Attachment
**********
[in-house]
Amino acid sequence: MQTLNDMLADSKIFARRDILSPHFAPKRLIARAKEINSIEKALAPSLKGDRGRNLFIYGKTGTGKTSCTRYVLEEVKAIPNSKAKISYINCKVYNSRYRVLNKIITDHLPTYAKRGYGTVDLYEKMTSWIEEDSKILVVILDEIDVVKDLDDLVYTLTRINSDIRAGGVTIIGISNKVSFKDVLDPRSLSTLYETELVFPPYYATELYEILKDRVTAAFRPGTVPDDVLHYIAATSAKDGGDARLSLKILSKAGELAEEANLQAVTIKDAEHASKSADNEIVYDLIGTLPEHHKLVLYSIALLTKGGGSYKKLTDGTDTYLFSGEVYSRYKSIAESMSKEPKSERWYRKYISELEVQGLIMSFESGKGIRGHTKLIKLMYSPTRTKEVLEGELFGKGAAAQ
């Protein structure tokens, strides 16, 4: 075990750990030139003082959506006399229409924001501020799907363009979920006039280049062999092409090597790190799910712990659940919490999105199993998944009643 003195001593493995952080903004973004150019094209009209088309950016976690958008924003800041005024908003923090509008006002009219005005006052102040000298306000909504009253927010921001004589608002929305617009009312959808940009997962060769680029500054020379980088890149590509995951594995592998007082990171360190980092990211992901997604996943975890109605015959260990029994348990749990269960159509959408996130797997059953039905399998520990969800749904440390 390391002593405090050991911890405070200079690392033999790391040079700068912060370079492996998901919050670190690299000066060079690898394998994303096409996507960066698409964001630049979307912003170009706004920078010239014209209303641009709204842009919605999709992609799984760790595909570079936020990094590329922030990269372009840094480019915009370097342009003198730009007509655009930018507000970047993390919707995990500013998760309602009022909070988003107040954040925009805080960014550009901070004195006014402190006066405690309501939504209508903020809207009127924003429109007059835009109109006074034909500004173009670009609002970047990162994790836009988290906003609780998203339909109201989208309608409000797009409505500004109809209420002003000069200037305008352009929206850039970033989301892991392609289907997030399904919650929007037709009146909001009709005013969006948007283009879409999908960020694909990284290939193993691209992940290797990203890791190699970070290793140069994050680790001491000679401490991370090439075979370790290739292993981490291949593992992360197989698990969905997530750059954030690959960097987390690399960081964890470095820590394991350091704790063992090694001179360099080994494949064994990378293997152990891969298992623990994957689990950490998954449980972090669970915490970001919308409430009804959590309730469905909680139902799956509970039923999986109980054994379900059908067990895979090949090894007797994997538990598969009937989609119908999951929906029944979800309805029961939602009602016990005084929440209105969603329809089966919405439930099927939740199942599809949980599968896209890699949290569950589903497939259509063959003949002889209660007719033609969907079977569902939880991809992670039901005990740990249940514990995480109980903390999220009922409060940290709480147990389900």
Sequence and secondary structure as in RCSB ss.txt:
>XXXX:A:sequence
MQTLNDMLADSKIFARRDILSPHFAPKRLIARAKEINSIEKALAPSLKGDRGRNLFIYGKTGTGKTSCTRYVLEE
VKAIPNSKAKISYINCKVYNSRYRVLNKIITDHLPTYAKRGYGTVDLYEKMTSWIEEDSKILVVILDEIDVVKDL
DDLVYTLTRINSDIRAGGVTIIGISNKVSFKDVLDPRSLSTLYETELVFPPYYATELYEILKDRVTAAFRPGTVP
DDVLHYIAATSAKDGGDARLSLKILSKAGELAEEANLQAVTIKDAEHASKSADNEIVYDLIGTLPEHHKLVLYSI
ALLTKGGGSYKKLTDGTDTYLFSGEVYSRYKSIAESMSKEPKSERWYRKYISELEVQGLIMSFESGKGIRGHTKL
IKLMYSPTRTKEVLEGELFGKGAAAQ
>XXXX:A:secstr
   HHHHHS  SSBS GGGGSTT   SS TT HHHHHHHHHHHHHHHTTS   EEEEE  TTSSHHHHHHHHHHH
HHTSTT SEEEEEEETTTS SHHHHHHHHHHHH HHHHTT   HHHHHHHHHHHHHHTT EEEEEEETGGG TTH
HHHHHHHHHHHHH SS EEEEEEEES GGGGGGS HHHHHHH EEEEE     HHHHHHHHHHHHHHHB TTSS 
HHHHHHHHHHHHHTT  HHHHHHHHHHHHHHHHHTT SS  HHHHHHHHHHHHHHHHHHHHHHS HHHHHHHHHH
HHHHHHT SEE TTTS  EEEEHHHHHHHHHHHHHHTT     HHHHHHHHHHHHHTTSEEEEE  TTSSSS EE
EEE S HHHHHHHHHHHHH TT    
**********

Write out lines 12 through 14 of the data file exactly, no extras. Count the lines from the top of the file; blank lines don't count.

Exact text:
>XXXX:A:secstr
   HHHHHS  SSBS GGGGSTT   SS TT HHHHHHHHHHHHHHHTTS   EEEEE  TTSSHHHHHHHHHHH
HHTSTT SEEEEEEETTTS SHHHHHHHHHHHH HHHHTT   HHHHHHHHHHHHHHTT EEEEEEETGGG TTH